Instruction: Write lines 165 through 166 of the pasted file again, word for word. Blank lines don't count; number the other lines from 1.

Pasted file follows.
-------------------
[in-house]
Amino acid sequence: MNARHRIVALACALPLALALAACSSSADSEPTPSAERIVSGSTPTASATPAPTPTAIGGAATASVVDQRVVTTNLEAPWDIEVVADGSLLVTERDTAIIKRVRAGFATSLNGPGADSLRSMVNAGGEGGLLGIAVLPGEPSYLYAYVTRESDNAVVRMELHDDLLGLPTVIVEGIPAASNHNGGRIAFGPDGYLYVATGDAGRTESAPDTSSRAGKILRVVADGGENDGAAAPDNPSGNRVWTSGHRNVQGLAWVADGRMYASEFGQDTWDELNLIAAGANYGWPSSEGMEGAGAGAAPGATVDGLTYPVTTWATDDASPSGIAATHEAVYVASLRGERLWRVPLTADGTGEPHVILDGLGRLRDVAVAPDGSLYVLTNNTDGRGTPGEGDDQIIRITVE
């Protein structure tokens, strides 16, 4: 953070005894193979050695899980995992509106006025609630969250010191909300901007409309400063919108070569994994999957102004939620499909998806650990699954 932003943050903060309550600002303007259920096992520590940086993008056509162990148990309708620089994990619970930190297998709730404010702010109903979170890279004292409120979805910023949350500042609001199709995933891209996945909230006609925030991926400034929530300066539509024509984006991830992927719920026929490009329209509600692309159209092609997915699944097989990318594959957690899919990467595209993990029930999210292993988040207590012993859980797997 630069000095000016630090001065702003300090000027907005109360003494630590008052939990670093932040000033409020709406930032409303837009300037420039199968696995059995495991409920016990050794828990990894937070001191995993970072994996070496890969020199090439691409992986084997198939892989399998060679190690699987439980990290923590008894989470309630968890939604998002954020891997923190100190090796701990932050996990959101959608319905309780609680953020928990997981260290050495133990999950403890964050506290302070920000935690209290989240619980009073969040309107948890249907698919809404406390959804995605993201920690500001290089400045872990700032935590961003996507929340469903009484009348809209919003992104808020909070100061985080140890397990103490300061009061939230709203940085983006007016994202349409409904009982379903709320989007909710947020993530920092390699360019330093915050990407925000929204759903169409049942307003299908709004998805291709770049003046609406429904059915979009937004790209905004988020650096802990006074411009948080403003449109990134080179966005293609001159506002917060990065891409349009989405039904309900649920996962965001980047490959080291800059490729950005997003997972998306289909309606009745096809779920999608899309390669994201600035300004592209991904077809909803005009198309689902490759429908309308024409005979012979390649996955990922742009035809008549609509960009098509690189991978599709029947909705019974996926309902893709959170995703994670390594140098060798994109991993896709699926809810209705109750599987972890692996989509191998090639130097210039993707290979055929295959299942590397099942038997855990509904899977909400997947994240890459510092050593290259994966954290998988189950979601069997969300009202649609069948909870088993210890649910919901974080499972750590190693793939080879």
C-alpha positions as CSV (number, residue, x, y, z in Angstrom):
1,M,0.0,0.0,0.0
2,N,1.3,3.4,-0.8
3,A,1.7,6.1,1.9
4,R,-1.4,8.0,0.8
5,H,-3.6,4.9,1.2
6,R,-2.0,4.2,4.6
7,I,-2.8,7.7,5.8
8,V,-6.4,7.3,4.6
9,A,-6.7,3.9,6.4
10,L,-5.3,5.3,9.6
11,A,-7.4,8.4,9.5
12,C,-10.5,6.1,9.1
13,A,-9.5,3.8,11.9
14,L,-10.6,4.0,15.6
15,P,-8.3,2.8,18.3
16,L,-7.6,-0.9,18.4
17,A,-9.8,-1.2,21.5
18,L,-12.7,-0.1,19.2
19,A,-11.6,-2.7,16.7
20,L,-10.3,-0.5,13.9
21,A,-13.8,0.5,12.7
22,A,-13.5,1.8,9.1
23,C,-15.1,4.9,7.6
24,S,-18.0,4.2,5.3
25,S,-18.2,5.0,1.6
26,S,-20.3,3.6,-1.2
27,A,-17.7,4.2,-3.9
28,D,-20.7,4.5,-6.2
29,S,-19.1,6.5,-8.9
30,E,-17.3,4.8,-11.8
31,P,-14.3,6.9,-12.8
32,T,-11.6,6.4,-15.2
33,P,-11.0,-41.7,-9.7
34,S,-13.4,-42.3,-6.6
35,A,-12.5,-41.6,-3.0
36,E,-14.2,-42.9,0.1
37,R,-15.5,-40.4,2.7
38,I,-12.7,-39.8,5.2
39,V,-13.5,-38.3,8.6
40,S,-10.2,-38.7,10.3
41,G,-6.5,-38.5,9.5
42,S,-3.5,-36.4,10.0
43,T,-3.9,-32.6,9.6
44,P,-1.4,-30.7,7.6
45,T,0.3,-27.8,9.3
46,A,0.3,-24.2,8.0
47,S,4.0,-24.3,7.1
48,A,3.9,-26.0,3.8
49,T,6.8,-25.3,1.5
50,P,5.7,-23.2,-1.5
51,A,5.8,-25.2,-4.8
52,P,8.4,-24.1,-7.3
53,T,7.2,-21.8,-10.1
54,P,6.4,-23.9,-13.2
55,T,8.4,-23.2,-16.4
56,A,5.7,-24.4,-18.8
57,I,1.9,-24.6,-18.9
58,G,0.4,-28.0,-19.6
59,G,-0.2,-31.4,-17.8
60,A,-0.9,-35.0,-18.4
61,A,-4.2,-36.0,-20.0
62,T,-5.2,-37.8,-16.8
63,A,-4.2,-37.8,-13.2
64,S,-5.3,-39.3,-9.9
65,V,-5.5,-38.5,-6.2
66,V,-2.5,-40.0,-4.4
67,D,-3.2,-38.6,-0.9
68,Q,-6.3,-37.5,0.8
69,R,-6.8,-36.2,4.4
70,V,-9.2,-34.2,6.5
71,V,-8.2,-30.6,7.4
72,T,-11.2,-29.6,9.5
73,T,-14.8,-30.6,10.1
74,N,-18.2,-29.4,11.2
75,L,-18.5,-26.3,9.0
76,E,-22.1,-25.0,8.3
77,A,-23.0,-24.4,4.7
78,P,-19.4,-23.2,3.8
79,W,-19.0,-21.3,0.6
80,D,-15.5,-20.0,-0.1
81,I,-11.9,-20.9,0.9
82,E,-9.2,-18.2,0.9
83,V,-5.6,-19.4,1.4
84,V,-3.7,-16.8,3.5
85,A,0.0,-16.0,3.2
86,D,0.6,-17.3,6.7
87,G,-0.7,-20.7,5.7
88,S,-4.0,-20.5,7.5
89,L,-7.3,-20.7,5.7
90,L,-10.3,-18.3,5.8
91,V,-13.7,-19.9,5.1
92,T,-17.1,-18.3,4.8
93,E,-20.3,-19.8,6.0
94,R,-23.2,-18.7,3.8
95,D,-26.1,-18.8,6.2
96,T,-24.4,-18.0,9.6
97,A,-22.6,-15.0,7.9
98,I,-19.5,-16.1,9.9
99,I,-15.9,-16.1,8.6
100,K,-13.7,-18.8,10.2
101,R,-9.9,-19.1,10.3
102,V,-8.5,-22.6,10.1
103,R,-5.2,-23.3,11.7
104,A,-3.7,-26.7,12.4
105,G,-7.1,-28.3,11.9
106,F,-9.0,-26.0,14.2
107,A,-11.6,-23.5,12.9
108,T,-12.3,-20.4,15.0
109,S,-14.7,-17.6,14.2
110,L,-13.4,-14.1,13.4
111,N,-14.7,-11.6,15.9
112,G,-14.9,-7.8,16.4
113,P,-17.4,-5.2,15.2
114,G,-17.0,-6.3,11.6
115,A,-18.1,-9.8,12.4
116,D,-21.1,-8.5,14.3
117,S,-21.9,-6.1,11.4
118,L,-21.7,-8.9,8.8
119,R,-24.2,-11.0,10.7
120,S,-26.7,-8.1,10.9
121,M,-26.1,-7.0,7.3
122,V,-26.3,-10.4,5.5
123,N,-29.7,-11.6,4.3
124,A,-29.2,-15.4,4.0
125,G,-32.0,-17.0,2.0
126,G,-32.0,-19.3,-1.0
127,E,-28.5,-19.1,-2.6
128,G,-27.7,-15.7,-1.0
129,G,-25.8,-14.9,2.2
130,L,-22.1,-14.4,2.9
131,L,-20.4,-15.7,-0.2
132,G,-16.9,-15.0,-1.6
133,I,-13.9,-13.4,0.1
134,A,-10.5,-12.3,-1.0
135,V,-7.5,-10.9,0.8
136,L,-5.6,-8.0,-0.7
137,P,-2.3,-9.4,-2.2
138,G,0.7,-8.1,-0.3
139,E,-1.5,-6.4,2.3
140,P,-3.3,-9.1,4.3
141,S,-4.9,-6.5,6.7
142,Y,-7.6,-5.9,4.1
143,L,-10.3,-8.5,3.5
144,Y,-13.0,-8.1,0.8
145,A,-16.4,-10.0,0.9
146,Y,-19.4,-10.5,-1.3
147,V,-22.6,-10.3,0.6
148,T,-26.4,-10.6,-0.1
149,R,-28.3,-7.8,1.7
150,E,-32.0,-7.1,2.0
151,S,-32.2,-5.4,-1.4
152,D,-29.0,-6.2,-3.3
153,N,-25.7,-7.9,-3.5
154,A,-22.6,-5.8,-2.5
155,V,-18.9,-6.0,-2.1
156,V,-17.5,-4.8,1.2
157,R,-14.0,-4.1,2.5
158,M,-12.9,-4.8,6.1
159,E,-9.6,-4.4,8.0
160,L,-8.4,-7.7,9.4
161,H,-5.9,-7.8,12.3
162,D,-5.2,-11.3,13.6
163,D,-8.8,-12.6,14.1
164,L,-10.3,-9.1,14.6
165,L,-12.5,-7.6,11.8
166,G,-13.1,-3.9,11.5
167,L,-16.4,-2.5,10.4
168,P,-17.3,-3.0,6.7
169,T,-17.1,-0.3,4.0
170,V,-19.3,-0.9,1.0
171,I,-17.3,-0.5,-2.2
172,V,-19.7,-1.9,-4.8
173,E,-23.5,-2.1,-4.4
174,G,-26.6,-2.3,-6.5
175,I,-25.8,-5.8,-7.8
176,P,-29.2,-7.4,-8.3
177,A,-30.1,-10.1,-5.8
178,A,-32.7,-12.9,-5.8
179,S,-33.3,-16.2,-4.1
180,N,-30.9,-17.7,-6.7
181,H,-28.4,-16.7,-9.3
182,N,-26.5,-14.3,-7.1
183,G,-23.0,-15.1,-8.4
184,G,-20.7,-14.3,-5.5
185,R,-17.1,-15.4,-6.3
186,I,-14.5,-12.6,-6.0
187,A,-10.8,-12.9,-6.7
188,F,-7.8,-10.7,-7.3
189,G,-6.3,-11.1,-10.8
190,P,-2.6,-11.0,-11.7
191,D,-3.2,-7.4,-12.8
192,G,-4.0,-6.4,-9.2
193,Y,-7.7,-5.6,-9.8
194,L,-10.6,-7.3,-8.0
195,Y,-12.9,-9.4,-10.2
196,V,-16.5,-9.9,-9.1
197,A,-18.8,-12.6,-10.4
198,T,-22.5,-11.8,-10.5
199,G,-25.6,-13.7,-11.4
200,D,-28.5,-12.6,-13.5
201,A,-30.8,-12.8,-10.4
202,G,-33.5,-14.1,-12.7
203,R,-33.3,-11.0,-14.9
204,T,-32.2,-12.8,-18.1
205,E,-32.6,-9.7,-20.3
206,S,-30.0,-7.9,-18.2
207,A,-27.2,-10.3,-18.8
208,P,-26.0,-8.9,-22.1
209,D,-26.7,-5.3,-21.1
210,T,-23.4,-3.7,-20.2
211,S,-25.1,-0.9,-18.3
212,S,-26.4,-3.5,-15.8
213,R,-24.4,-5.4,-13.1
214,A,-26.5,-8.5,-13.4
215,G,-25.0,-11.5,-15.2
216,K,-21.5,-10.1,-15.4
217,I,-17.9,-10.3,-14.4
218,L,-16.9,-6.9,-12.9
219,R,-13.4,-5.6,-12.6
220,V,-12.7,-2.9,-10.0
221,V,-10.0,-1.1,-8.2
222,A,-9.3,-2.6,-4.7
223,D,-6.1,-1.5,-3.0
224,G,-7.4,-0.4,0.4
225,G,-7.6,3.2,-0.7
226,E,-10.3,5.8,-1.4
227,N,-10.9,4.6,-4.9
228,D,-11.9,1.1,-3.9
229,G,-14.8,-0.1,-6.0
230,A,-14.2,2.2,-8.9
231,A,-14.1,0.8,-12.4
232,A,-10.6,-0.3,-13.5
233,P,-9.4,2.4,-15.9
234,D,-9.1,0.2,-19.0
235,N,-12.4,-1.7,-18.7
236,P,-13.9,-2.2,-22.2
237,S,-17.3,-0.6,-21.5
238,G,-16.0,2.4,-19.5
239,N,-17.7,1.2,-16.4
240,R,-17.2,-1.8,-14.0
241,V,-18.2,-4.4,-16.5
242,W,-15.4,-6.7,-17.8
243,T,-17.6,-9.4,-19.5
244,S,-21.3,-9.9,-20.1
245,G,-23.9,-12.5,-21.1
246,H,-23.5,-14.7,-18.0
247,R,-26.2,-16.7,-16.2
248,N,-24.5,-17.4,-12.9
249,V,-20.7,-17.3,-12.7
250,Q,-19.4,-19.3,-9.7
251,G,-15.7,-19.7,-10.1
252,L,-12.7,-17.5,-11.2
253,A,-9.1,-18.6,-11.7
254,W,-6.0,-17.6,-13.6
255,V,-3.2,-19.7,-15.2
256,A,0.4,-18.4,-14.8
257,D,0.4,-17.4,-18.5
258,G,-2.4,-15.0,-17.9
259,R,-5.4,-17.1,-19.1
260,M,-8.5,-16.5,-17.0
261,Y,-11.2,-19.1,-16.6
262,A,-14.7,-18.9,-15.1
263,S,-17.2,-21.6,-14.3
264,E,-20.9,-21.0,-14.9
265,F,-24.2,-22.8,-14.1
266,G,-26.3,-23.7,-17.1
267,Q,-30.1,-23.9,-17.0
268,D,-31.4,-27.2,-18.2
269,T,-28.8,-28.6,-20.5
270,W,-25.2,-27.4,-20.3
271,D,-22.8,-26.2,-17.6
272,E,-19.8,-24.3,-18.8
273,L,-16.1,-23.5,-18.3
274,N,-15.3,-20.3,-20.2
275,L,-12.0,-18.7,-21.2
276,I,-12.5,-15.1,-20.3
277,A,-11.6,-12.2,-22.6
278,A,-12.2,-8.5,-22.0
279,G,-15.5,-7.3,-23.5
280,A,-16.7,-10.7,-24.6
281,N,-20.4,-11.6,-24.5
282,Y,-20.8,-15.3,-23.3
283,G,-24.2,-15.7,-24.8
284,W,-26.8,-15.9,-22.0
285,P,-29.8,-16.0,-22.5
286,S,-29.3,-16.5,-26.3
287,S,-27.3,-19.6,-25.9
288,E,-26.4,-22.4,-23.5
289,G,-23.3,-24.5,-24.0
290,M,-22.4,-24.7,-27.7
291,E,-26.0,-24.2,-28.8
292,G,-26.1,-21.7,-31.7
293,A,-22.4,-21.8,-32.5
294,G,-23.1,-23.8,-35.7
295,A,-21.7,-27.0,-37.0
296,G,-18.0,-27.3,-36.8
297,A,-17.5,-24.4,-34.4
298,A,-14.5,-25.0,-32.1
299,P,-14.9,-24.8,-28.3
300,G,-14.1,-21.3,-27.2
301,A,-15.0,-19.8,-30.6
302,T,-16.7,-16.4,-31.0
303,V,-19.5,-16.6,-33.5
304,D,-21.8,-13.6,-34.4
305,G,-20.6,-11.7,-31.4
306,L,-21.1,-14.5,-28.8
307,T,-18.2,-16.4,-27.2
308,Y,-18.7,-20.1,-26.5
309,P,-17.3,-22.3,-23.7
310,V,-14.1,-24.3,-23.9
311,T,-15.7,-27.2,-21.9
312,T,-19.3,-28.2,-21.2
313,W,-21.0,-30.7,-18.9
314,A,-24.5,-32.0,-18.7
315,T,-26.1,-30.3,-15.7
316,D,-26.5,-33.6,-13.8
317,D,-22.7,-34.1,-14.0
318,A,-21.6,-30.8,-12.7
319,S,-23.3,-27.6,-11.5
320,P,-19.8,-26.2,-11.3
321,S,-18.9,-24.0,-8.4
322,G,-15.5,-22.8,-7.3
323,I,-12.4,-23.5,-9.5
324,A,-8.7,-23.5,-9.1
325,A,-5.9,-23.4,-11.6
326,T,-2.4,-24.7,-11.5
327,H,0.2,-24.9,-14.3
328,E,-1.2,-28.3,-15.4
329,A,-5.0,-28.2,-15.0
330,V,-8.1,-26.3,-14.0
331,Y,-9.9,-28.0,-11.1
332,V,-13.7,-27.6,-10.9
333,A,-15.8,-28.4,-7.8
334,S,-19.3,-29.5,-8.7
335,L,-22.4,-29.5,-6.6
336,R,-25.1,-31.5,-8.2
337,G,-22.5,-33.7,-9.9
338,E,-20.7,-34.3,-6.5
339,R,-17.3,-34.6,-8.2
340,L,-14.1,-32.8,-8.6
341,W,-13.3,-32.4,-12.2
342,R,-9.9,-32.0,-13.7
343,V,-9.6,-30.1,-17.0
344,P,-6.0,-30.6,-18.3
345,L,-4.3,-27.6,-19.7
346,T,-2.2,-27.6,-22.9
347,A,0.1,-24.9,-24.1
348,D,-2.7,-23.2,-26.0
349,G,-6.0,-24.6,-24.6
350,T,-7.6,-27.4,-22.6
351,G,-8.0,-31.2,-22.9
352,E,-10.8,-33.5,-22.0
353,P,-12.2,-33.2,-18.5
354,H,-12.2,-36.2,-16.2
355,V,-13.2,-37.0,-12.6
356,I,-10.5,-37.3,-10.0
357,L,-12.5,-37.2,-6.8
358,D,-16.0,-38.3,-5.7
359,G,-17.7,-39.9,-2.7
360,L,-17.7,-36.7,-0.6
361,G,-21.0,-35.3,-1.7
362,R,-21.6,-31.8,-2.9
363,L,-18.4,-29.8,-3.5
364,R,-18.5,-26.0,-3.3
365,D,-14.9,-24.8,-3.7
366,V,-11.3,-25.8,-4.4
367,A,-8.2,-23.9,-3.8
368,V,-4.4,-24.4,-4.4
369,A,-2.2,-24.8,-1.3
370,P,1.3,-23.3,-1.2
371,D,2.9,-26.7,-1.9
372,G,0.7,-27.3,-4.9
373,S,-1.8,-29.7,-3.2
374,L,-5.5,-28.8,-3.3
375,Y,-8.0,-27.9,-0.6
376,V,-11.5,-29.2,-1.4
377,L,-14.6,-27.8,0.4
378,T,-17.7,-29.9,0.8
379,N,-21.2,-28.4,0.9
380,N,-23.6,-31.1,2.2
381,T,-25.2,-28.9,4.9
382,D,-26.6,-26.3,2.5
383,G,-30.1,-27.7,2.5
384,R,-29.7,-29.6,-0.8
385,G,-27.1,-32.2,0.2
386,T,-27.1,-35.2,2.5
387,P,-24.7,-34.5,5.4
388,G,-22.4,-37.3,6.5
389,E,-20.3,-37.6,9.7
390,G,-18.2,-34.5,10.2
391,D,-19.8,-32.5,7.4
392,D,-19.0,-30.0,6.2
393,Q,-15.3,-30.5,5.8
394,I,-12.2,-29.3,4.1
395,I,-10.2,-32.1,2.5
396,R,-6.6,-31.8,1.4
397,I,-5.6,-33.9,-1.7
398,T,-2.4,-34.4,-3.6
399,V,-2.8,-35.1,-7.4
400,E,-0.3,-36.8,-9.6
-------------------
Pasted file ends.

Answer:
161,H,-5.9,-7.8,12.3
162,D,-5.2,-11.3,13.6